CLA’s Young shows the flip side of patriotism
Photo by Ryan S. Brandenberg/Temple University
|Over the years, there have been different ways to dissent. John and Yoko fashioned a bed-in for peace. Timothy Leary invited others to tune-in to their spiritual nature. And now, Temple history professor Ralph Young hosts teach-ins to stimulate debate on differing points of view.
The teach-ins aren’t even a required course in the General Education program and yet, every Friday, the lounge in Anderson 821 is packed with students eager to learn how history plays a role in their present lives.
“The ultimate goal of the teach-ins is that we deepen our understanding of the historical background of recent events and that we achieve a balanced view of conflicting viewpoints,” says Young, Ph.D., associate professor of history in the College of Liberal Arts. “It is only from such intellectual strivings that we can have informed opinions.”
Such creativity has earned Young a 2009 Provost’s Award for Innovative Teaching in General Education. Young developed the “Dissent in America” course, which examines dissent as a central theme of American history. He initiated the Open Note Quiz, essentially turning students into their own historians as they sift through a difficult text, with their notes as a guide on the quiz. He compiled the songs, speeches and works of other dissenters to write the 800-page book Dissent in America as an accompaniment to his course.
On any given class day, Young’s classroom reverberates with the sounds of recorded protest poetry or songs he strums on his guitar.
“Rather than read a speech to us by Martin Luther King Jr., Professor Young spent an entire class describing what it was like to hear Martin Luther King Jr. speak in person,” said former student Sierra Gladfelter. “Ralph Young is a living testimony to his class, a more valuable resource than his book, which I devoured from cover to cover.”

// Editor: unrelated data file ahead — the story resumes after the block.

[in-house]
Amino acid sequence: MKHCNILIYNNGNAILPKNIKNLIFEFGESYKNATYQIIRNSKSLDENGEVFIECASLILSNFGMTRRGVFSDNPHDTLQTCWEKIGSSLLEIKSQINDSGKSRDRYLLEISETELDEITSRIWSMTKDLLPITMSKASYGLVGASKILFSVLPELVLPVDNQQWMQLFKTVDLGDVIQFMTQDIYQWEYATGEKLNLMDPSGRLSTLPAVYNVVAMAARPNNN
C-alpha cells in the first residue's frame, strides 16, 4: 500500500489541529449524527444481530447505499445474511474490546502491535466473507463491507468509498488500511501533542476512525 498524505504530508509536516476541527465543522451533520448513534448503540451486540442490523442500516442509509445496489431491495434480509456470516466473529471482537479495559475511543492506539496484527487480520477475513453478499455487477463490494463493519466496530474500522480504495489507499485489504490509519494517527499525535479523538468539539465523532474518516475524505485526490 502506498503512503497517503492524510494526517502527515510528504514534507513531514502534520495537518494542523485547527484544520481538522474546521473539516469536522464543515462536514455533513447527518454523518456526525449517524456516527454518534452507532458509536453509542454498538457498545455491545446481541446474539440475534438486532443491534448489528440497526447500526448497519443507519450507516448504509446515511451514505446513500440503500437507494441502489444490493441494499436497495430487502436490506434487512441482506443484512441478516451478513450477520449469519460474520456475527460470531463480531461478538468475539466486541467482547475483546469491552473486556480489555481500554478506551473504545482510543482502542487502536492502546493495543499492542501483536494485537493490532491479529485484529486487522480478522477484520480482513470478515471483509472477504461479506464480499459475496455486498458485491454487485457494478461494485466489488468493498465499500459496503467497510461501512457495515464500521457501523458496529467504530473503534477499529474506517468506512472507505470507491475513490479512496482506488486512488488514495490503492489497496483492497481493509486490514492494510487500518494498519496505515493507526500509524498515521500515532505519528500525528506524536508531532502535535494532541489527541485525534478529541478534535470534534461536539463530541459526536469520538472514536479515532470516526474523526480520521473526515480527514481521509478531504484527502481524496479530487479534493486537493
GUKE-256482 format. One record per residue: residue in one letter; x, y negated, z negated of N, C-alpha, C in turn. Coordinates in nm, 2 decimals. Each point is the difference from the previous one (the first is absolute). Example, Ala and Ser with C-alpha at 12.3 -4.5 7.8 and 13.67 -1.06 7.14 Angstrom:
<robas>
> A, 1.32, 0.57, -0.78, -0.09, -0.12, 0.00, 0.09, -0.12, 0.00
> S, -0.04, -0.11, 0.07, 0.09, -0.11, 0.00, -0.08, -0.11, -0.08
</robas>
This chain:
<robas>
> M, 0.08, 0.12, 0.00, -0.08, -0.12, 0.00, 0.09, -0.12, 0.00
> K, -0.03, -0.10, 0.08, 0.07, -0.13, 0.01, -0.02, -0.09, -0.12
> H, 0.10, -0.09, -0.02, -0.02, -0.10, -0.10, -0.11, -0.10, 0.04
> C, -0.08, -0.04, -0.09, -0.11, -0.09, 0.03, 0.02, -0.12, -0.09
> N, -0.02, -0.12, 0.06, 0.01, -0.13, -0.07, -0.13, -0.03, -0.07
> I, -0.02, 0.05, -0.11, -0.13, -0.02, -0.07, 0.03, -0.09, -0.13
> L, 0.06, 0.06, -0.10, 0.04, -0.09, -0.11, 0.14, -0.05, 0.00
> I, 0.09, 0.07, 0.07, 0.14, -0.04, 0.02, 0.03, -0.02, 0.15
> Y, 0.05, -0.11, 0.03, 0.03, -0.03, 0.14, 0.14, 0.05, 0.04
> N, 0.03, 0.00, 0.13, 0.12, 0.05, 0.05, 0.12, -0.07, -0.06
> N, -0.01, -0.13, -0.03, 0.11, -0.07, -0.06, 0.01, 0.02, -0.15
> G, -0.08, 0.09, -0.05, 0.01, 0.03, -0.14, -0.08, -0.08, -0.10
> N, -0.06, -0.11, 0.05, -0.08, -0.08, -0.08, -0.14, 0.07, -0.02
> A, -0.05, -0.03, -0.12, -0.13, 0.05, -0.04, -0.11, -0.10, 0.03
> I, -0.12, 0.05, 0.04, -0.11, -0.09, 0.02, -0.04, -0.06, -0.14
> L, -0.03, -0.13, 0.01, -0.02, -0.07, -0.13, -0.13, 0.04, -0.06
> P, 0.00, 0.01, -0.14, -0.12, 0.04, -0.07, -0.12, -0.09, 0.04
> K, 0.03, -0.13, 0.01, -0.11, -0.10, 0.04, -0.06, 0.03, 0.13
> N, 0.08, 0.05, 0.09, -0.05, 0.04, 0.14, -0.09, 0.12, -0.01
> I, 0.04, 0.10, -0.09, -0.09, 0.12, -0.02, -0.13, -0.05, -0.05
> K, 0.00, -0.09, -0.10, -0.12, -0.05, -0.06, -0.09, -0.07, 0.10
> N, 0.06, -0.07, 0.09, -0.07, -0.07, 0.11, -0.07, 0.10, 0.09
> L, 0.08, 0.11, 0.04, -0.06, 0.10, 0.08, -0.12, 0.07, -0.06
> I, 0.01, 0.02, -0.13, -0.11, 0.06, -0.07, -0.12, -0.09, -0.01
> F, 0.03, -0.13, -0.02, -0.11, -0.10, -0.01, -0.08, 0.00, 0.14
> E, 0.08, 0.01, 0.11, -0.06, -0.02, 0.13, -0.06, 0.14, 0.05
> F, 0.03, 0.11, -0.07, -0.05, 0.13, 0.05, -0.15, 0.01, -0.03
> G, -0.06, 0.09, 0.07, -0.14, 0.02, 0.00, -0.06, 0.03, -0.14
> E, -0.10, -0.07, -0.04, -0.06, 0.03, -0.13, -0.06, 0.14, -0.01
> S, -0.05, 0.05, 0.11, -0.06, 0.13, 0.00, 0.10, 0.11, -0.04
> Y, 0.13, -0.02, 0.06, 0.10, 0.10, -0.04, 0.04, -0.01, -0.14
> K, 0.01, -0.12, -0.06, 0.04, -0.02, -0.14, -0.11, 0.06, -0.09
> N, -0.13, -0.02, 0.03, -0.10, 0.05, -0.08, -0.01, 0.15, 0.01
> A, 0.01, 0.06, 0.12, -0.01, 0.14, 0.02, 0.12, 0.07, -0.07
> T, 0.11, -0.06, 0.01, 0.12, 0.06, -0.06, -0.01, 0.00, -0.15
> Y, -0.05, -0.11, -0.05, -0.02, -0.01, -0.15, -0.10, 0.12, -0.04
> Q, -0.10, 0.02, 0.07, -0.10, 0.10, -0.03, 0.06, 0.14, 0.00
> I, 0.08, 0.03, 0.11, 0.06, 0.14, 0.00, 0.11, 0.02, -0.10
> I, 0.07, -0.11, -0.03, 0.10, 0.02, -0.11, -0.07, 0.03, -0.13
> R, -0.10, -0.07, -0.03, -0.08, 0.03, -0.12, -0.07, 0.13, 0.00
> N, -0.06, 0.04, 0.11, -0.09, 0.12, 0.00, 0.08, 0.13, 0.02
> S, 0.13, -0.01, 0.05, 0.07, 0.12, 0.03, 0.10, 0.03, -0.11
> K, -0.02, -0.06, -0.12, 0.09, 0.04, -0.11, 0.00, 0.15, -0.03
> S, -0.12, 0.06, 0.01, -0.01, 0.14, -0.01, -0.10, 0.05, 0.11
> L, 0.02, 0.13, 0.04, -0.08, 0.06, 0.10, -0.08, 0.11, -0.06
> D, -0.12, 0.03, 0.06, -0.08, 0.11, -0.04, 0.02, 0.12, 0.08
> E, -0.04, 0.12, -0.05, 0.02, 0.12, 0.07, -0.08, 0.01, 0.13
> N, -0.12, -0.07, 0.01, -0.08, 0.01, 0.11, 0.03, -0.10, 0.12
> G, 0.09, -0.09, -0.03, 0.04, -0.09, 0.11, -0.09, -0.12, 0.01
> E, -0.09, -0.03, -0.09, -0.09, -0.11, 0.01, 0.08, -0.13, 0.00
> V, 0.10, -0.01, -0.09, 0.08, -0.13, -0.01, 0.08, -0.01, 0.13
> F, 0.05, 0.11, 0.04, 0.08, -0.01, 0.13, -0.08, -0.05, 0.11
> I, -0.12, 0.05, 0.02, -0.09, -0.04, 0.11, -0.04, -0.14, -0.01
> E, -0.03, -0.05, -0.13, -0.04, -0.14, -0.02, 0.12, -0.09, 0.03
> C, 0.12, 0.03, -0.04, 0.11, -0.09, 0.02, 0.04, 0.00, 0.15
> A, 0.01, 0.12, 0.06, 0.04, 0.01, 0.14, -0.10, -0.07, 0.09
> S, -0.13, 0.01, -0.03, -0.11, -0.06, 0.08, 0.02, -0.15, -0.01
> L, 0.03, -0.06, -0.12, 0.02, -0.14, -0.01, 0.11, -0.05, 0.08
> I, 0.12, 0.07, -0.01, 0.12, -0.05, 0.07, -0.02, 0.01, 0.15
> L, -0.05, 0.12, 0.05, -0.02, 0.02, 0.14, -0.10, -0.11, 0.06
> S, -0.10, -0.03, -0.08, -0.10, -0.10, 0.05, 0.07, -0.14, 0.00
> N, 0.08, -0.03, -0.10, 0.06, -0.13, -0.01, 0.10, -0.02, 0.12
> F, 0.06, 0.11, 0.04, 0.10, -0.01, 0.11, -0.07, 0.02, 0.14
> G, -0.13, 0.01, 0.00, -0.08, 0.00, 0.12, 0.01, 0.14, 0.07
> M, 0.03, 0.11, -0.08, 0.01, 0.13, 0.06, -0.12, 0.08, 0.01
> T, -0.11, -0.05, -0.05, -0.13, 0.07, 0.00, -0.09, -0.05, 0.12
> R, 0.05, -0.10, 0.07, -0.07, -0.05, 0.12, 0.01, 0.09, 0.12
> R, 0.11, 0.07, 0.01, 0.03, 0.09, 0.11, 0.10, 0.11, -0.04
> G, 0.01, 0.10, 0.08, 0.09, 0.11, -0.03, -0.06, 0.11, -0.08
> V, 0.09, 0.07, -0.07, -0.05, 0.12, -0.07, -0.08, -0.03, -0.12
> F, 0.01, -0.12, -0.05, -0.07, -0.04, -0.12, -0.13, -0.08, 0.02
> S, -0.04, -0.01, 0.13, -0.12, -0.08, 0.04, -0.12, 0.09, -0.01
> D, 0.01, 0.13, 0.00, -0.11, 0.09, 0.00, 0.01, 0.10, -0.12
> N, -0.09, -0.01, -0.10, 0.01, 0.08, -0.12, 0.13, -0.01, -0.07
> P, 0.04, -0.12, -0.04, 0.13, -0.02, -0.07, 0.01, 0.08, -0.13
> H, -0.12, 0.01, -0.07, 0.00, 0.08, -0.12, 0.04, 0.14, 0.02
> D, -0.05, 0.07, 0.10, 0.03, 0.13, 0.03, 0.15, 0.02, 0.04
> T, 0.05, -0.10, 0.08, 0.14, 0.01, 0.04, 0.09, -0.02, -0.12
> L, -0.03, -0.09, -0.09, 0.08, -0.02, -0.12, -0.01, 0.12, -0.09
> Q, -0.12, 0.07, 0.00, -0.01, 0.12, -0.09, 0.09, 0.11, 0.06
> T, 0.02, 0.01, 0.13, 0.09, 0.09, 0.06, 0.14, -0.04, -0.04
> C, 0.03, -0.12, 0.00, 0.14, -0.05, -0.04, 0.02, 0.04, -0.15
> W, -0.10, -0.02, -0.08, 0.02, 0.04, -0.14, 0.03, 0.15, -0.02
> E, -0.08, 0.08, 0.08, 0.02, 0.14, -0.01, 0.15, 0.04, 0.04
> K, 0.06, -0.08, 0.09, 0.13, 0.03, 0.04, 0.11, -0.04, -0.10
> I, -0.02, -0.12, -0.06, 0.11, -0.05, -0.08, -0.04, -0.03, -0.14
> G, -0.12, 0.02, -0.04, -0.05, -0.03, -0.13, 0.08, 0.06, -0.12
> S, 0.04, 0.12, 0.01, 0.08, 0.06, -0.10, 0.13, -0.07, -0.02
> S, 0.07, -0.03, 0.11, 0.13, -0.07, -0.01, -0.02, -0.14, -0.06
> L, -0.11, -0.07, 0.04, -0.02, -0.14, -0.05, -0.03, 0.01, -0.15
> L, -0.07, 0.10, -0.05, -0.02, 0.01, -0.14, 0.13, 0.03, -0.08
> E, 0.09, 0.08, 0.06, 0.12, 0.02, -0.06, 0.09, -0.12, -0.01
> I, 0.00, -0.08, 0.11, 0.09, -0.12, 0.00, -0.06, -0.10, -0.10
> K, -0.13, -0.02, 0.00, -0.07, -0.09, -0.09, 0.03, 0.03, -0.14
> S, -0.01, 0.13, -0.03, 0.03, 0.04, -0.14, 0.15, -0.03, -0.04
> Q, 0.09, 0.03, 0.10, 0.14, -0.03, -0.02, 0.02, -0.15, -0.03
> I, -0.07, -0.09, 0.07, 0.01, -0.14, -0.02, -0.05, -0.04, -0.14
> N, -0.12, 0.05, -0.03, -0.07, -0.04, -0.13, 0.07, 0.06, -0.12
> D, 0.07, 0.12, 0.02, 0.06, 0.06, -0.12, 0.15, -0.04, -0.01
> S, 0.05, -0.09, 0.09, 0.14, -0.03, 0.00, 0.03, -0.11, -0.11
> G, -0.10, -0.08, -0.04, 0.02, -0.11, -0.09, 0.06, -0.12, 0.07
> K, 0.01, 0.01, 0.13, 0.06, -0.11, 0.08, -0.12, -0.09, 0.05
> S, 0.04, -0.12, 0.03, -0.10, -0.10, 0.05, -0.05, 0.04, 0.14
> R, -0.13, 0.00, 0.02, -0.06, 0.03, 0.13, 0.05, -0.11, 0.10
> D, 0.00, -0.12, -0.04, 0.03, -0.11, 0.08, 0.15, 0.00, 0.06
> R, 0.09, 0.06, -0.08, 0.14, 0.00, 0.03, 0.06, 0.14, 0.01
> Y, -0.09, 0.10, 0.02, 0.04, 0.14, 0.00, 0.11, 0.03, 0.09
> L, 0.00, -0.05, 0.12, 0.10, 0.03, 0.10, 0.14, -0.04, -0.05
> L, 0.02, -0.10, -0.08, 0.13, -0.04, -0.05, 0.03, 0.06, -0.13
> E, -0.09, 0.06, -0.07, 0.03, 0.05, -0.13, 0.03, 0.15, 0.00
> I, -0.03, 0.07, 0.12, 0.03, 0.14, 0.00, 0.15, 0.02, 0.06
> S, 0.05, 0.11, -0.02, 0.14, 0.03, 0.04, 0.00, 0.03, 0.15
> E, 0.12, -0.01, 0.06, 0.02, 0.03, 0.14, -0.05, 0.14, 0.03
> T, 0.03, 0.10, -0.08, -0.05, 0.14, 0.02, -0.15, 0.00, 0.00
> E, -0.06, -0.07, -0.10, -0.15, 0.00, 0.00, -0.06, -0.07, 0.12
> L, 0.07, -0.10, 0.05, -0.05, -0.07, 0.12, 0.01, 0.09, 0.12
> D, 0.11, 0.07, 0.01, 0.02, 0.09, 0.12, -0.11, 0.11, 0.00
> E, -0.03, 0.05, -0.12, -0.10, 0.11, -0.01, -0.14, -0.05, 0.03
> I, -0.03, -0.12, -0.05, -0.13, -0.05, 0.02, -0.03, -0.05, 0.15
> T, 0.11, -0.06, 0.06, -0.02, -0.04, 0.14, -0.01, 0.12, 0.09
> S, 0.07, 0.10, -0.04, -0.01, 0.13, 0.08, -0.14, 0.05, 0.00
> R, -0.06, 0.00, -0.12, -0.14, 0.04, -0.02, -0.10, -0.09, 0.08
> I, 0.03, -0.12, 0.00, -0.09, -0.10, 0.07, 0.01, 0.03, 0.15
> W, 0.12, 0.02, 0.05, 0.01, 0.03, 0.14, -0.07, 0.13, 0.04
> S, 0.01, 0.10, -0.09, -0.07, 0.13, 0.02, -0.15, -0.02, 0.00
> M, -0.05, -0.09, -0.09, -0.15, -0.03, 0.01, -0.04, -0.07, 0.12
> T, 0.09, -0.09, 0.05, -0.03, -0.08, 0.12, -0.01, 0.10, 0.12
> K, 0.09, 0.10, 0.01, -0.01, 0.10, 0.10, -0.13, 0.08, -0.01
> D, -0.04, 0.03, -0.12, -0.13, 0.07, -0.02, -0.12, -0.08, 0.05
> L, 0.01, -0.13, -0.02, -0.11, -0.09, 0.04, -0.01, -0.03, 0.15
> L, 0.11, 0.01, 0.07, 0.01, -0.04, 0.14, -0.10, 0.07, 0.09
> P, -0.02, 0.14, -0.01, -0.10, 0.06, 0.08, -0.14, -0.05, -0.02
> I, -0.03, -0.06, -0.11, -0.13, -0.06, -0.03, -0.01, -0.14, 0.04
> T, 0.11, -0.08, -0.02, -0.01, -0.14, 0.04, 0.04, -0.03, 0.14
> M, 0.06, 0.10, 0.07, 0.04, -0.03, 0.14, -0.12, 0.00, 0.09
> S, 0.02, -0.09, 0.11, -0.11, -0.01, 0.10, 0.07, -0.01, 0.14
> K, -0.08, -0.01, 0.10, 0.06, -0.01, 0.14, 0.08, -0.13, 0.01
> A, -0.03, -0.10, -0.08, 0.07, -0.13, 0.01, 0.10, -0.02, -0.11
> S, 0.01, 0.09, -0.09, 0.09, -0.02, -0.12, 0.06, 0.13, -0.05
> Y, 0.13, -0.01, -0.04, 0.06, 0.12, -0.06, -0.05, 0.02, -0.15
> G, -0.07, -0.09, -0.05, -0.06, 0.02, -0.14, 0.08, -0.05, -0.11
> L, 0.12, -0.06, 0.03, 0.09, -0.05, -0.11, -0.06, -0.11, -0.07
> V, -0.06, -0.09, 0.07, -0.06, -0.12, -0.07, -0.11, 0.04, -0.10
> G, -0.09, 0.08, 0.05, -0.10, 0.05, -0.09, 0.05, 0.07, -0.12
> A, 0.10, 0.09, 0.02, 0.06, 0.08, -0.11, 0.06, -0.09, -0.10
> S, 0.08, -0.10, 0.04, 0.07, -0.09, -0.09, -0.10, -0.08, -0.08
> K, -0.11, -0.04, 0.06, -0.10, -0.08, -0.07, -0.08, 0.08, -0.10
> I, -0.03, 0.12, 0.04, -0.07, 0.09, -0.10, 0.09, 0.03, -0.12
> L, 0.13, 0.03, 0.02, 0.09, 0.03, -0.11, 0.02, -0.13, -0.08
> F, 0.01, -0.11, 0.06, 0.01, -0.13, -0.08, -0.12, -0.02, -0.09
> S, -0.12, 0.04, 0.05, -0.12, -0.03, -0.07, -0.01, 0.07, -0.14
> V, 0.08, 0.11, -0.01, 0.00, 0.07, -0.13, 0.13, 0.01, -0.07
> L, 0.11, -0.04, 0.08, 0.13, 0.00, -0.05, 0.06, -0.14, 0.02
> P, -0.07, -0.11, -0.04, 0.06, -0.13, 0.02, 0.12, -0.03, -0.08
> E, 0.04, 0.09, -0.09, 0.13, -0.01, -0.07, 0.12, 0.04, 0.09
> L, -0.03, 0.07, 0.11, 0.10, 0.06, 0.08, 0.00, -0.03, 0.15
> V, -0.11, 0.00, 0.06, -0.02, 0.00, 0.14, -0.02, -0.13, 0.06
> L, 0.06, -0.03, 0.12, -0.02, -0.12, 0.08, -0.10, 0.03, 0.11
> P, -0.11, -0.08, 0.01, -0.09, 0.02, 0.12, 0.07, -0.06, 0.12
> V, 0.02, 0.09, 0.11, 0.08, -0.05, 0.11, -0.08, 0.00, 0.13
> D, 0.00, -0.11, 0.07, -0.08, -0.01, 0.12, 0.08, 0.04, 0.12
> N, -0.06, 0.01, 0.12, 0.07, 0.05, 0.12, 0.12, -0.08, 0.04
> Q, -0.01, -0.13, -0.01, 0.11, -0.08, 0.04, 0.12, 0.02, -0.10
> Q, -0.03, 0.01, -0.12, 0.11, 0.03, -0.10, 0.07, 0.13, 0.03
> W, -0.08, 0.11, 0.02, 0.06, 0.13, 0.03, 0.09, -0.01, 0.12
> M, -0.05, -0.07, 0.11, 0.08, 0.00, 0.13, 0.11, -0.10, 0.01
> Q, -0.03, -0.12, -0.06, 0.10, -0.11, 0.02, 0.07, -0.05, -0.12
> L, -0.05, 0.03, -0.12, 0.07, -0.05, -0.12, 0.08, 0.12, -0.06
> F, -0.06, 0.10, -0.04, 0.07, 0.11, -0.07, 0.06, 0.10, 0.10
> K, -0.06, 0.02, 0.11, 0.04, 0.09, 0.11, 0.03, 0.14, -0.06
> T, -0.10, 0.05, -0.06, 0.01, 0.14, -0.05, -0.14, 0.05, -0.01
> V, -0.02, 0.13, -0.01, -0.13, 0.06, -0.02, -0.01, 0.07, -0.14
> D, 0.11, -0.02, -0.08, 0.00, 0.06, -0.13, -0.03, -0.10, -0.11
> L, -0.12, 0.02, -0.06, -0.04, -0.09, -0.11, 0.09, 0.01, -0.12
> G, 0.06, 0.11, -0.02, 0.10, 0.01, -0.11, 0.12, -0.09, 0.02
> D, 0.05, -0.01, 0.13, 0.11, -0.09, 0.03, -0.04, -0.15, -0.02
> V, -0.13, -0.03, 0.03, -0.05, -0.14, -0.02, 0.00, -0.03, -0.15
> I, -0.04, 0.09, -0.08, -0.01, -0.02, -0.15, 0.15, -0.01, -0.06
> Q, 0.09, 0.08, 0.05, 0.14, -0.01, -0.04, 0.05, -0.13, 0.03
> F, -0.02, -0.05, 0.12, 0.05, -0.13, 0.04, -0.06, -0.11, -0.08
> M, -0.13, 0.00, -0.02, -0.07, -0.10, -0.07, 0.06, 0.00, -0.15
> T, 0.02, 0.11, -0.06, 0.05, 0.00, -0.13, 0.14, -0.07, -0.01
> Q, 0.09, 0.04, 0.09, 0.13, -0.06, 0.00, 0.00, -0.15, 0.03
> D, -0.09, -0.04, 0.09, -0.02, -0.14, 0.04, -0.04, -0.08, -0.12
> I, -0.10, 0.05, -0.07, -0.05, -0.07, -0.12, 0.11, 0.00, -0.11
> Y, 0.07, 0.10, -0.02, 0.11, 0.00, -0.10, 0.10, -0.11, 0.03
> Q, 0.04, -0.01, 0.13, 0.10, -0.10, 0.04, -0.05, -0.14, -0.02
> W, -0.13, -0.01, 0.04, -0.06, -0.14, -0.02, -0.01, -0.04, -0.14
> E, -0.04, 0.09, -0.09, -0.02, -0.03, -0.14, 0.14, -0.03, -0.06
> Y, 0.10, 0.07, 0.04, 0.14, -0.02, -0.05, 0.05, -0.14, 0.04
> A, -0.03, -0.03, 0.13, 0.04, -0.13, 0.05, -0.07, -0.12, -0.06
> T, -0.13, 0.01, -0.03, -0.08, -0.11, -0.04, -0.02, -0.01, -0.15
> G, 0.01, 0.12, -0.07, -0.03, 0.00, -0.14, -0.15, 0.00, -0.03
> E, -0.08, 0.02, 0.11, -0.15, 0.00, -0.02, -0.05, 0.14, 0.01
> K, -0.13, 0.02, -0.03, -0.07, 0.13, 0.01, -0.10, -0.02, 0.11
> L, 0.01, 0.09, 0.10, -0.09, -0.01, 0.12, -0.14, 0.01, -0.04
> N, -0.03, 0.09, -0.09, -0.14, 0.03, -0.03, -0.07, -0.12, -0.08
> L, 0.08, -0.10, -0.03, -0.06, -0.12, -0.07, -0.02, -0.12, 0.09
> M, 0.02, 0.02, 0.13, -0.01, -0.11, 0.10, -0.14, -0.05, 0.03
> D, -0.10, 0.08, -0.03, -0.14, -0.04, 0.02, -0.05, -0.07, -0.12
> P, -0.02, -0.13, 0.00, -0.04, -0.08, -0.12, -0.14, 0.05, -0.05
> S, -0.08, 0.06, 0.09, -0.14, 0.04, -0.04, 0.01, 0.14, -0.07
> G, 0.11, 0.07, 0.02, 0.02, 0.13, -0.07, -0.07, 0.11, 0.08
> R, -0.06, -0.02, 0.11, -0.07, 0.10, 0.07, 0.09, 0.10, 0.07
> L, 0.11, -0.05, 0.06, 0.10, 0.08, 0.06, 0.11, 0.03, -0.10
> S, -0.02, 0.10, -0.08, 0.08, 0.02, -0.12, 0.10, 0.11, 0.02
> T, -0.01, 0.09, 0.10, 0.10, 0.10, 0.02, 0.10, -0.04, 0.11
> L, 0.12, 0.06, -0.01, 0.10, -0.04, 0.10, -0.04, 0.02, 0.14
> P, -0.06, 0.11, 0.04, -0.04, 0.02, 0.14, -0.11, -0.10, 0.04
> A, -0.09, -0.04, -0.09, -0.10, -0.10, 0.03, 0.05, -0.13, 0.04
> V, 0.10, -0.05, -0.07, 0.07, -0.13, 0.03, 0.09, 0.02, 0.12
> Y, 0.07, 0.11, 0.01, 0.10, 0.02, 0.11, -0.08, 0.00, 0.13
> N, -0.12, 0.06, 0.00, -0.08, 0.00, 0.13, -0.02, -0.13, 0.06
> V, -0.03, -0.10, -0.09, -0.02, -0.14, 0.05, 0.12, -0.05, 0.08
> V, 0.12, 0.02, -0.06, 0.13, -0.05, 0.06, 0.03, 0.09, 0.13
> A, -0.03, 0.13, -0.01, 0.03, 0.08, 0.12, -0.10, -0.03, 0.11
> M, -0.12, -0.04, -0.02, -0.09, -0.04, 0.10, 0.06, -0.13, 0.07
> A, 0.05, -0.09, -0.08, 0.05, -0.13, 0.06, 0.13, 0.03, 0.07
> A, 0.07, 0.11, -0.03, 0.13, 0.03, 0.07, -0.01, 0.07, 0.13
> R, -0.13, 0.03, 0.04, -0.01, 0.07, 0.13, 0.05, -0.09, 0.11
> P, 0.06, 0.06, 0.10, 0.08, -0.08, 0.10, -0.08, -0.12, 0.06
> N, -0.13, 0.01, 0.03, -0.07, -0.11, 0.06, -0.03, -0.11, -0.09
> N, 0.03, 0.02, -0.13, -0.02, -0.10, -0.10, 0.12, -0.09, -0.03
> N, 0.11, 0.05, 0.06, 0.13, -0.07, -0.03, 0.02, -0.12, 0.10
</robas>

The course even attracted national attention last April, when the United States Department of State sent a film crew to capture the give and take between Young and his students.
“Ralph’s disarming manner generates an atmosphere of mutual confidence and respect, even under conditions where the topic at hand may produce passionate controversy,” says fellow professor of history, Arthur Schmidt.
Finding his voice as a protestor during the '60s, Young dissented against the Vietnam War, exchanged letters with Allen Ginsberg and rubbed shoulders with Pete Seeger. After earning his bachelor’s degree in history at Houghton College, he received his master’s and doctoral degrees from Michigan State University. Dissertation research would take him to Germany and London, where he lived as an expatriate and taught for a decade. But a visit to his uncle’s grave in Normandy, France some 10 years ago revealed a truth even he didn’t fully realize: the study of history is one of the surest paths to self-knowledge.
“As I looked out over Omaha Beach, it struck me that as a teacher, I am using the discipline of history as a means to teach students about themselves,” says Young.
Since arriving at Temple in 2000, Young has made it his job to take students on that same voyage of self-discovery, a trip harmonious at times, perhaps unpleasant at others as they encounter points of view they don’t agree with, and dissent when they do.
Ralph Young wouldn’t have it any other way.